significant international and minority presence, the university is a model of diversity. Student
backgrounds vary from America’s top prep schools to large public schools in some of the country’s
most impoverished areas. In the midst of this divergence of experiences, however, Duke
has created a unique sense of “family” among its community members. This closeness is evident
in the informal chatting of students crossing Duke’s pristine quads or in the chaos of the
Cameron Crazies cheering for Duke’s revered basketball team.
Perhaps the men’s basketball program has contributed to a “team mentality” among the students. It’s great to feel a part of something bigger during
your college years.
Some students cite Duke’s friendly environment as the reason for such a close-knit community.
Others believe that the students attracted to the university represent multi-dimensional,
engaged individuals with common desires to excel in every activity while they develop lasting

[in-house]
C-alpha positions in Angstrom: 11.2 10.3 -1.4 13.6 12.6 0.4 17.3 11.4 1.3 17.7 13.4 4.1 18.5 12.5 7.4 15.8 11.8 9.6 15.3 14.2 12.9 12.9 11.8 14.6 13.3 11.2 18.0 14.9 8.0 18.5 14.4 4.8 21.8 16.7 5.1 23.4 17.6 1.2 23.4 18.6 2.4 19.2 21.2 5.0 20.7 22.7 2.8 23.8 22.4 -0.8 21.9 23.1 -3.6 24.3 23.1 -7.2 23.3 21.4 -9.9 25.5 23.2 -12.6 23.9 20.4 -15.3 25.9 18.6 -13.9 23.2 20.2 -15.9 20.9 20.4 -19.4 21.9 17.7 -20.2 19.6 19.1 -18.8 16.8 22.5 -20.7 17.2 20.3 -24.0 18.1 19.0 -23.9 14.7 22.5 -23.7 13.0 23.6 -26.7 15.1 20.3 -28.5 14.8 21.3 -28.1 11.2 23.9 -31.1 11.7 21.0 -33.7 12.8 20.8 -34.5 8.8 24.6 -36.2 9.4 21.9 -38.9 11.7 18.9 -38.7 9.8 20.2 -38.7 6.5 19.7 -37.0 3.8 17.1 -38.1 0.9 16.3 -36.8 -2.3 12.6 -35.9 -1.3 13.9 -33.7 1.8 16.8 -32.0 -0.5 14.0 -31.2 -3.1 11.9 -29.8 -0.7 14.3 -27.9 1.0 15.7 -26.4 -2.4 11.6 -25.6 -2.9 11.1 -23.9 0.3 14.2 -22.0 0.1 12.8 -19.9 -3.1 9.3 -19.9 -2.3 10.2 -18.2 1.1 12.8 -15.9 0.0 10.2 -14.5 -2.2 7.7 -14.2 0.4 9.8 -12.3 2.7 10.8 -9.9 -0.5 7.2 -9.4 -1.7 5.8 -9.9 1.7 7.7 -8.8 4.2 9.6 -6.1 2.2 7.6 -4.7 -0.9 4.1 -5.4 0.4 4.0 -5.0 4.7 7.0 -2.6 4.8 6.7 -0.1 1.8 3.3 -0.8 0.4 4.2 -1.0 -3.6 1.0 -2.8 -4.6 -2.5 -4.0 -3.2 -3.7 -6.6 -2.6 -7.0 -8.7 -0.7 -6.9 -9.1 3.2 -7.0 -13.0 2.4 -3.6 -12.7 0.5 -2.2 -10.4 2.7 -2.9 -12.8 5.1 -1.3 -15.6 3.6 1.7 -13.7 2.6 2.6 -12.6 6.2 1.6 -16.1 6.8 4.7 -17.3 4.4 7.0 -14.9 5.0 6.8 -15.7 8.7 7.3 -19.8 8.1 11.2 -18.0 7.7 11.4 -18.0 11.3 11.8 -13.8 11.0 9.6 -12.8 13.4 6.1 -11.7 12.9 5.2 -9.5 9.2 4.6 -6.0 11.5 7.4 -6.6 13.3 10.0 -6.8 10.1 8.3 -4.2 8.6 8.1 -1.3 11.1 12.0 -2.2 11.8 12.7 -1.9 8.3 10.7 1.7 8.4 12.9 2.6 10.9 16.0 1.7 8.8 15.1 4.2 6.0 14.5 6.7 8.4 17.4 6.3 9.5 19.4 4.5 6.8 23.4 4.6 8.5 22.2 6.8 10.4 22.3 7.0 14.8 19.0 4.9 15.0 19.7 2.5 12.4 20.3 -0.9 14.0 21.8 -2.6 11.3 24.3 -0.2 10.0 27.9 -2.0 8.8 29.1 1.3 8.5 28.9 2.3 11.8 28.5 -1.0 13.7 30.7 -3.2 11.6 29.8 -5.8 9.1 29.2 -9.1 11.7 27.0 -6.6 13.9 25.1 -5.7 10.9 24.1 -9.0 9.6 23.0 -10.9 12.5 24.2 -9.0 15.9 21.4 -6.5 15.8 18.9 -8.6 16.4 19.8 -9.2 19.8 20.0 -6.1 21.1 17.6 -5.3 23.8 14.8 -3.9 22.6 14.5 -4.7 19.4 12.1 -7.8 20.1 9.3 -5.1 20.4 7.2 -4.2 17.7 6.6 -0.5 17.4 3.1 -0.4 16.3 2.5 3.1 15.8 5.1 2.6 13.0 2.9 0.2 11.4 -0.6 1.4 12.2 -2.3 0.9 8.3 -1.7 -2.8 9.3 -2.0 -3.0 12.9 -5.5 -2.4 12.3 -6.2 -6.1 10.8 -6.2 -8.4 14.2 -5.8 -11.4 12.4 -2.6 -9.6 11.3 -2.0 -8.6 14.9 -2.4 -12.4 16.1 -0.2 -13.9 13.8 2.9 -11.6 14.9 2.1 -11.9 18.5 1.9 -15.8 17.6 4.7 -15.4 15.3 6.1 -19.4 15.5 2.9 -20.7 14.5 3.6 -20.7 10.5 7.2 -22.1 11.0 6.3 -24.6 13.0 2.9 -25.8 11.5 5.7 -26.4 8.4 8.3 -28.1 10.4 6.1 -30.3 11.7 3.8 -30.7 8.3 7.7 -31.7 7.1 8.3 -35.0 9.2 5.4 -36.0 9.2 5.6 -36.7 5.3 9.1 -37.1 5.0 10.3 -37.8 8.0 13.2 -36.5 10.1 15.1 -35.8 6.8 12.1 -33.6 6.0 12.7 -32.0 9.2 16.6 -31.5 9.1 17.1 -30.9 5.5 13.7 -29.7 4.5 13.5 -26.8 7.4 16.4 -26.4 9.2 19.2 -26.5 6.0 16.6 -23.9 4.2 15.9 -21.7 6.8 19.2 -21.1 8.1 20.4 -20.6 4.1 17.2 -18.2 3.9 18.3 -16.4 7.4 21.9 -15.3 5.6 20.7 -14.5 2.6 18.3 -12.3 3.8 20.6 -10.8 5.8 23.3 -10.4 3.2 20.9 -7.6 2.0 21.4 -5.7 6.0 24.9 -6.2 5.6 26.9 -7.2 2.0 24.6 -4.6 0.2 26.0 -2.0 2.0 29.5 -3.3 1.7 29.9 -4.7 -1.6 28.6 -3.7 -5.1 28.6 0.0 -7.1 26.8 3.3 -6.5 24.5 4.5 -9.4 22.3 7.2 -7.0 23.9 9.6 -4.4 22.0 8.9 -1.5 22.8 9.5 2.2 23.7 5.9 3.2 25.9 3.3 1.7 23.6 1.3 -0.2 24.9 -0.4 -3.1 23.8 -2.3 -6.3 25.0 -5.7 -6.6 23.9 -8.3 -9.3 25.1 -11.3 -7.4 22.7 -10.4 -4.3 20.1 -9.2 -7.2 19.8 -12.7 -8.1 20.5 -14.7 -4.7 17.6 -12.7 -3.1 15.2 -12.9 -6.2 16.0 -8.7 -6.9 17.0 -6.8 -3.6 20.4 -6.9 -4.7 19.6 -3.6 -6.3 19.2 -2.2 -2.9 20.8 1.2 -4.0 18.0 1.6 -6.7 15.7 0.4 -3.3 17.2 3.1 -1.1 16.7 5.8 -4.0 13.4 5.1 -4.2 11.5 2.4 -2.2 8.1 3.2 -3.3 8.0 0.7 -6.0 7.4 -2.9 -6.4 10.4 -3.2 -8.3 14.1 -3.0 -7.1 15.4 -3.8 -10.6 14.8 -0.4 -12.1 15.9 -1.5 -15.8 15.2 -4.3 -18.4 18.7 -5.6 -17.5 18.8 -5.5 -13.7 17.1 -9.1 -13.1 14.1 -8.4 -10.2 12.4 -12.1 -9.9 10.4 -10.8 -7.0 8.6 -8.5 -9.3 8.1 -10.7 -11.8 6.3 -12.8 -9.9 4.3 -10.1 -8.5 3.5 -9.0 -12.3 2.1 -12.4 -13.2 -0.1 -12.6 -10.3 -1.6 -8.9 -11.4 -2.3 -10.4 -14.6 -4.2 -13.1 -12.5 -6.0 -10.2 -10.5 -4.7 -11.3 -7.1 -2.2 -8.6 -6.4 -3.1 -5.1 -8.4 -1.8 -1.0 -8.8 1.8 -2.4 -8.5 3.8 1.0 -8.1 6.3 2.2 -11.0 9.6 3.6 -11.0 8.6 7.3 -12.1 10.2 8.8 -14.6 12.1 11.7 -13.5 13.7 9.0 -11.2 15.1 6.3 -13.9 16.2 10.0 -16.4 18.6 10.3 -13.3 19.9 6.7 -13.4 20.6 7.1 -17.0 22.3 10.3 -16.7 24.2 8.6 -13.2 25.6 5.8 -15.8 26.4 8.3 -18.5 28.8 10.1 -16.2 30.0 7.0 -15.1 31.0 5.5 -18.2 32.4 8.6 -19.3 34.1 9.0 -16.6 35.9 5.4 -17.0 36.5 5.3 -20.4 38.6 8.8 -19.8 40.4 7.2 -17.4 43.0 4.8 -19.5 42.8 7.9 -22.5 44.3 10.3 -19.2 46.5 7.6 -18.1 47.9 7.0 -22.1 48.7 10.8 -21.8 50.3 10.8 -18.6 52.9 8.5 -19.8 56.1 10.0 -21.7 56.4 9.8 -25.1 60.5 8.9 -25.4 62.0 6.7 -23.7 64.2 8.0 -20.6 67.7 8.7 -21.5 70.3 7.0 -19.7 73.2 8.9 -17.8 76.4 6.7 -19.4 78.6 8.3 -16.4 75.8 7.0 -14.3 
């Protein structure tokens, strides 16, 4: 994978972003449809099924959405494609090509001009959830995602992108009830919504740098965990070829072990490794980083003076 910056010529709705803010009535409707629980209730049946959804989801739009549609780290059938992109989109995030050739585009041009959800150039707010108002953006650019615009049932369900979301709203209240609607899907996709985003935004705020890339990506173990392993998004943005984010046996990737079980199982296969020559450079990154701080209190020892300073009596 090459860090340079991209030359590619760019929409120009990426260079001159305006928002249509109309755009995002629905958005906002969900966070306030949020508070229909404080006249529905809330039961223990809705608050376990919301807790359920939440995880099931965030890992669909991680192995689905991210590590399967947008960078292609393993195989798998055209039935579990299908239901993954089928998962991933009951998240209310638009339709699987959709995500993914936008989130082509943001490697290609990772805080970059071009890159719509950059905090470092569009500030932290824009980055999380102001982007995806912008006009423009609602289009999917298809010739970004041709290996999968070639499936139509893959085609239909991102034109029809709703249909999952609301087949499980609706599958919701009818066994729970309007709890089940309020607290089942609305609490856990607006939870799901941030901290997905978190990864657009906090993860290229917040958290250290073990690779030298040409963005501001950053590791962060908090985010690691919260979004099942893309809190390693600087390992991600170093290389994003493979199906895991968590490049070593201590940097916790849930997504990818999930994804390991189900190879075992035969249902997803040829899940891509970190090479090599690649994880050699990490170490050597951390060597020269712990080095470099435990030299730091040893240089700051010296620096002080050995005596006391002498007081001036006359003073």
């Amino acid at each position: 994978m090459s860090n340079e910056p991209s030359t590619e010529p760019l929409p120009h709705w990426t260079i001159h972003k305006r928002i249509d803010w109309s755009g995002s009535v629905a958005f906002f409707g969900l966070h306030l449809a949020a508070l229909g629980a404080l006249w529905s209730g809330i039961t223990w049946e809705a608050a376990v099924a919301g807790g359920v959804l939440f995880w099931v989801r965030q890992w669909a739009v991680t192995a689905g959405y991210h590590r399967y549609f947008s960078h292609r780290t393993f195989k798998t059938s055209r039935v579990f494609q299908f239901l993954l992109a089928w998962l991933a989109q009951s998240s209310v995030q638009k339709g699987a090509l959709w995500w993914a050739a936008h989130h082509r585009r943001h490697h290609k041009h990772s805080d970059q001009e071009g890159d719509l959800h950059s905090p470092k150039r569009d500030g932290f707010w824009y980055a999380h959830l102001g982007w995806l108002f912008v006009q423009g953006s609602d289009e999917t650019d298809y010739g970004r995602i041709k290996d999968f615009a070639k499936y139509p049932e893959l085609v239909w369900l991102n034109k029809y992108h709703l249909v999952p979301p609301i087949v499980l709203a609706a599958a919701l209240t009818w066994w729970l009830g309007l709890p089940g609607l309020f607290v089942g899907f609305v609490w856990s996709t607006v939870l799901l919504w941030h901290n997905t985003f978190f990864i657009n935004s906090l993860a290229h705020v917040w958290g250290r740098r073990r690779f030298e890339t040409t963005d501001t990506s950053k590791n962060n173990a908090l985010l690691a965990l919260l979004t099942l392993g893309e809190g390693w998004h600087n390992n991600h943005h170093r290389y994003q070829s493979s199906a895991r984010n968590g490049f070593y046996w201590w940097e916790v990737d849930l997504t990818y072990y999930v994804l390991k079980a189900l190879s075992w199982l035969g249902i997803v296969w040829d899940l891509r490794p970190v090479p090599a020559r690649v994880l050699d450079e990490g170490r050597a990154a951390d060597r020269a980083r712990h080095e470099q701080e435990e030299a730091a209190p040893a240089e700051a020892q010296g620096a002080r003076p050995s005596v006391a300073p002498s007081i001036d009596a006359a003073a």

relationships in the process.
It is not uncommon to walk from one end of the main quad to another
and know the first names of most of the people around you.
This camaraderie often stops at the campus gates during athletic seasons, however,
since Duke is in close proximity to two of its primary athletic rivals, North Carolina State
University and the University of North Carolina at Chapel Hill. Outside of sports, however, Duke
utilizes its relationships with these schools to benefit its students.
An inter-library loan program allows the three schools to share resources, enhancing
Duke’s impressive library collection of more than 4.8 million volumes. In addition, students can cross-register at the other campuses, greatly expanding the number of available
courses. These relationships have also translated into a large number of local internships available
to students during the academic year or the summer.